By Thierry Malleret, economist
By Thierry Malleret, economist

The issue of whether global populism will negatively impact tourism in general – and wellness tourism in particular – is a burning one, but not easy to address. The reason is it’s difficult to disentangle specific causes from each other. Currency movements and security concerns are as important as the attitude and welcome reserved for foreigners. In Turkey, for example, it’s hard to tell whether the dramatic drop in tourism has more to do with security concerns than with President Erdogan’s populist rhetoric. In another vein, has Brexit and the anti-immigration discourse had any impact on the country’s tourism attractiveness or did the GBP depreciation exercise a stronger effect? In the U.S., there isn’t enough hard data yet to make a serious pronouncement, but some anecdotal evidence points to a “Trump tourism slump.”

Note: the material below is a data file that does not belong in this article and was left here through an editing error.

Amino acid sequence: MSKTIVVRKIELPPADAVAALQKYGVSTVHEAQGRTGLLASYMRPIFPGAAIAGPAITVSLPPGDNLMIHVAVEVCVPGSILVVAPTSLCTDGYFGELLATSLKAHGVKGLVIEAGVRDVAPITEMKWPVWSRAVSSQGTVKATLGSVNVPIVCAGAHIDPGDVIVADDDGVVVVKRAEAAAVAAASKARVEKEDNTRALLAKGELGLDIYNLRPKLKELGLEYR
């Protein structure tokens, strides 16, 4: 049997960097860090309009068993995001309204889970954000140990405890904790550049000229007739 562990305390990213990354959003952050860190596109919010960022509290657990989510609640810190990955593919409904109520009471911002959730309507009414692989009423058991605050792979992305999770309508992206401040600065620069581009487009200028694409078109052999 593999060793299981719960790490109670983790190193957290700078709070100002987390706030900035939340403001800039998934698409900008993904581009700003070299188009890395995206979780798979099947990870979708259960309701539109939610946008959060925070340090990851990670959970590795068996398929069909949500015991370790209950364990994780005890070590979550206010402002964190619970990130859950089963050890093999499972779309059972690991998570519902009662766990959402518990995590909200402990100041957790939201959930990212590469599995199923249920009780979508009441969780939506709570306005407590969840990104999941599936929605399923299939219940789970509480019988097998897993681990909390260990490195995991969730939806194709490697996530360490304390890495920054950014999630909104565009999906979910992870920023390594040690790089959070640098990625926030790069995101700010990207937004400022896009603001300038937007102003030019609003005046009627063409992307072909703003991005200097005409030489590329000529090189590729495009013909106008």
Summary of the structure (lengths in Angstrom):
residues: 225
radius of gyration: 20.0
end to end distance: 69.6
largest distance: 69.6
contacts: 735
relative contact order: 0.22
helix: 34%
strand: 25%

Our conviction is the following: in the longer term, countries that turn inward will deter tourism. An unwelcoming attitude towards foreigners and the resultant more complicated logistics (queues at customs, rising paperwork to obtain entry, privacy intrusion, etc.) will put off formerly willing travellers. It’s not that the overall number of tourists will contract globally, but simply that outbound tourists will drop destinations that they find unfriendly and choose their second best choice. As Peter de Wilde, president of the European Travel Commission, says, “Tourism is a tool for tolerance.”

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